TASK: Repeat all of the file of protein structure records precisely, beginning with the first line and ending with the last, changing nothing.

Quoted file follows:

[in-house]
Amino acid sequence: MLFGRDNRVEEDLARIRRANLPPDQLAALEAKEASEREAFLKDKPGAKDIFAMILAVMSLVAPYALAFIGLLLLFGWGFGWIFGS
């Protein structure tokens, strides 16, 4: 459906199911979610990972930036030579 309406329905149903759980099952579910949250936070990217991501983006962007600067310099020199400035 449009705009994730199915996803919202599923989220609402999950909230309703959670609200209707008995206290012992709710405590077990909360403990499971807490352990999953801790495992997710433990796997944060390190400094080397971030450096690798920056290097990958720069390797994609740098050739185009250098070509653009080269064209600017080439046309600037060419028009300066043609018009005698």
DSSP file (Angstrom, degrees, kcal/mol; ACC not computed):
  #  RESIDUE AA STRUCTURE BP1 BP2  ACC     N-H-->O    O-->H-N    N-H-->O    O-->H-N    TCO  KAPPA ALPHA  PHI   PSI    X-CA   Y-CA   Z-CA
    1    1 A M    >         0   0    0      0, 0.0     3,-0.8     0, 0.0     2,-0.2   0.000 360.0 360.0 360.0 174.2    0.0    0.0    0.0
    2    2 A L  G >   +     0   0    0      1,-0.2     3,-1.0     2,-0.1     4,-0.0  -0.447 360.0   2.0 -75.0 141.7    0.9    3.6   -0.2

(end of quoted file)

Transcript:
[in-house]
Amino acid sequence: MLFGRDNRVEEDLARIRRANLPPDQLAALEAKEASEREAFLKDKPGAKDIFAMILAVMSLVAPYALAFIGLLLLFGWGFGWIFGS
């Protein structure tokens, strides 16, 4: 459906199911979610990972930036030579 309406329905149903759980099952579910949250936070990217991501983006962007600067310099020199400035 449009705009994730199915996803919202599923989220609402999950909230309703959670609200209707008995206290012992709710405590077990909360403990499971807490352990999953801790495992997710433990796997944060390190400094080397971030450096690798920056290097990958720069390797994609740098050739185009250098070509653009080269064209600017080439046309600037060419028009300066043609018009005698």
DSSP file (Angstrom, degrees, kcal/mol; ACC not computed):
  #  RESIDUE AA STRUCTURE BP1 BP2  ACC     N-H-->O    O-->H-N    N-H-->O    O-->H-N    TCO  KAPPA ALPHA  PHI   PSI    X-CA   Y-CA   Z-CA
    1    1 A M    >         0   0    0      0, 0.0     3,-0.8     0, 0.0     2,-0.2   0.000 360.0 360.0 360.0 174.2    0.0    0.0    0.0
    2    2 A L  G >   +     0   0    0      1,-0.2     3,-1.0     2,-0.1     4,-0.0  -0.447 360.0   2.0 -75.0 141.7    0.9    3.6   -0.2